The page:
Located on the northeast side of Tucson, The Indian Ridge Historic District is a significant middle-class Tucson neighborhood which demonstrates 1955 through 1964 community growth patterns and architectural styles from the peak of Tucson's Post-World War ll residential subdivision development. The five fully planned and developed subdivisions were executed as three distinct enterprises by the Lusk Corporation: Indian Ridge Estates (1955-1959), Indian Crest Estates (1956-1959) and Indian Terrace Estates (1957-1964). The three developments were completed with a comprehensive architectural approach combined with eclectic landscaping to create a harmonious, standardized quality that fosters a cohesive sense of place. In addition to the residential properties, the Lusk Corporation conceived a commercial shopping center on the northwest corner of Tanque Verde Road and Sabino Canyon Road to be part of the original land use, which affected planning, platting, watershed and drainage throughout the District. Extensive remodeling of the shopping center has compromised its historic integrity; it is therefore excluded from the District.
The five contiguous subdivisions of the Indian Ridge district feature broad, curving roadways that flow and meander though natural and enhanced contours of desert typography. During the period of significance, there was no mass transit serving the suburban outskirt of the city. Ownership of an automobile was essential for living in Indian Ridge. Neighborhood design catered to the mature automobile culture; every home included a carport.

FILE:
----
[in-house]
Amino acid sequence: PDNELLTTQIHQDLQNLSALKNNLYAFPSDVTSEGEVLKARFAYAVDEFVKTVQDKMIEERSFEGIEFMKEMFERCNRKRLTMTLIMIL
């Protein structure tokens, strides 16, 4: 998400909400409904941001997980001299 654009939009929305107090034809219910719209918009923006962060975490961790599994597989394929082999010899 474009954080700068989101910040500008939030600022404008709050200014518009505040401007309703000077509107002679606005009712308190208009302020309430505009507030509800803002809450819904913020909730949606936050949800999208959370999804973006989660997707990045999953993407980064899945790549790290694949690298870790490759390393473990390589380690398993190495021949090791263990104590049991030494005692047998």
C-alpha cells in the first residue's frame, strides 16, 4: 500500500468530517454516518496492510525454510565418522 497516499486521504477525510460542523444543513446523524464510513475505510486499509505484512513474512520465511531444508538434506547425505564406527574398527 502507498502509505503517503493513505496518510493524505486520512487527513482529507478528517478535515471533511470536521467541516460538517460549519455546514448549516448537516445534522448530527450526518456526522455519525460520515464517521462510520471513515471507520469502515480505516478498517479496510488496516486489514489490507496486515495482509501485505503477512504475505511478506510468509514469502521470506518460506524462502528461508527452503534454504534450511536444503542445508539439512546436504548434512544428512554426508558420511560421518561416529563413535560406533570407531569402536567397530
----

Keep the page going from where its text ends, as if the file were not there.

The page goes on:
The harmonious unity of the district can be traced to the limited architectural options offered to buyers and oversight by a design review committee for potential changes to the original Lusk designs. Floor plans, elevations, materials and colors were resticted, but slight diversifications on each street created subtle variations within overall uniformity. The primary design vocabulary was limited to single-story ranch houses with asymmetrical facades, exposed brick and carports.
The prominent consideration of the automobile, the limited architectural options and the indigenous desert vegetation combined with imported trees and plants created a unique constructed environment that typified popular post-Worl War ll Tucson planned communities.
Within the District there are 375 individual sites, 367 residences, 4 well sites, 3 formal entry walls and 1 swimming pool. Of these, 275 residences, the 3 entry walls, the 4 well sites and the swimming pool are considered to be contributing properties; 96 residences are considered to be non-contributors.
The Indian Ridge Historic District is a wonderful example of a mid century modern planned community built by the Lusk Corporation in Tucson Arizona from 1955 to 1964. The district was added to the National Register of Historic Places on July 16th, 2010.
Included in this website is information about the University Indian Ruins where the first residents of this ridge resided and how the neighborhood acquired its name.
Swim Team Season
Fourth of July Parade
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All content included in this website is for educational purposes only.